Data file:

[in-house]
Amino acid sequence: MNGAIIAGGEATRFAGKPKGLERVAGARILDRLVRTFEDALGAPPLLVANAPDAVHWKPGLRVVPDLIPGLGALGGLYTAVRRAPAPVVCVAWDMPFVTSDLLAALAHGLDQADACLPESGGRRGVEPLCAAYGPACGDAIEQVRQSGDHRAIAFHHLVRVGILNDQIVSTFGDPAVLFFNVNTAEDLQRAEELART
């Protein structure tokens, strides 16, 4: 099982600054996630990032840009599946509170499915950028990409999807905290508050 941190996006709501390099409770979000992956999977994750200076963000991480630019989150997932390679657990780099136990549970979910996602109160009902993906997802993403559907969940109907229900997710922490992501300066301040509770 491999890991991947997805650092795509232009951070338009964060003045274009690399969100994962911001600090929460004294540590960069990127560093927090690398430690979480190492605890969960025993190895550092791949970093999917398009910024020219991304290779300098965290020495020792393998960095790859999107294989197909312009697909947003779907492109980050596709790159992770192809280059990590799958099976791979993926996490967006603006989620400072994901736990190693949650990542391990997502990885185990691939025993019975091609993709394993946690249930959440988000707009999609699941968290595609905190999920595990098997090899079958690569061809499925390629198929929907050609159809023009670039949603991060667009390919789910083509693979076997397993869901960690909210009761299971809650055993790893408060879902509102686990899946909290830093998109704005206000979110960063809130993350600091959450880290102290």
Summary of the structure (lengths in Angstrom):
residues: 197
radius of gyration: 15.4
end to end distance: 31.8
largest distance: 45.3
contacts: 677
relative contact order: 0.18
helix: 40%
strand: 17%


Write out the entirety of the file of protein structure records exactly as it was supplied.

[in-house]
Amino acid sequence: MNGAIIAGGEATRFAGKPKGLERVAGARILDRLVRTFEDALGAPPLLVANAPDAVHWKPGLRVVPDLIPGLGALGGLYTAVRRAPAPVVCVAWDMPFVTSDLLAALAHGLDQADACLPESGGRRGVEPLCAAYGPACGDAIEQVRQSGDHRAIAFHHLVRVGILNDQIVSTFGDPAVLFFNVNTAEDLQRAEELART
């Protein structure tokens, strides 16, 4: 099982600054996630990032840009599946509170499915950028990409999807905290508050 941190996006709501390099409770979000992956999977994750200076963000991480630019989150997932390679657990780099136990549970979910996602109160009902993906997802993403559907969940109907229900997710922490992501300066301040509770 491999890991991947997805650092795509232009951070338009964060003045274009690399969100994962911001600090929460004294540590960069990127560093927090690398430690979480190492605890969960025993190895550092791949970093999917398009910024020219991304290779300098965290020495020792393998960095790859999107294989197909312009697909947003779907492109980050596709790159992770192809280059990590799958099976791979993926996490967006603006989620400072994901736990190693949650990542391990997502990885185990691939025993019975091609993709394993946690249930959440988000707009999609699941968290595609905190999920595990098997090899079958690569061809499925390629198929929907050609159809023009670039949603991060667009390919789910083509693979076997397993869901960690909210009761299971809650055993790893408060879902509102686990899946909290830093998109704005206000979110960063809130993350600091959450880290102290």
Summary of the structure (lengths in Angstrom):
residues: 197
radius of gyration: 15.4
end to end distance: 31.8
largest distance: 45.3
contacts: 677
relative contact order: 0.18
helix: 40%
strand: 17%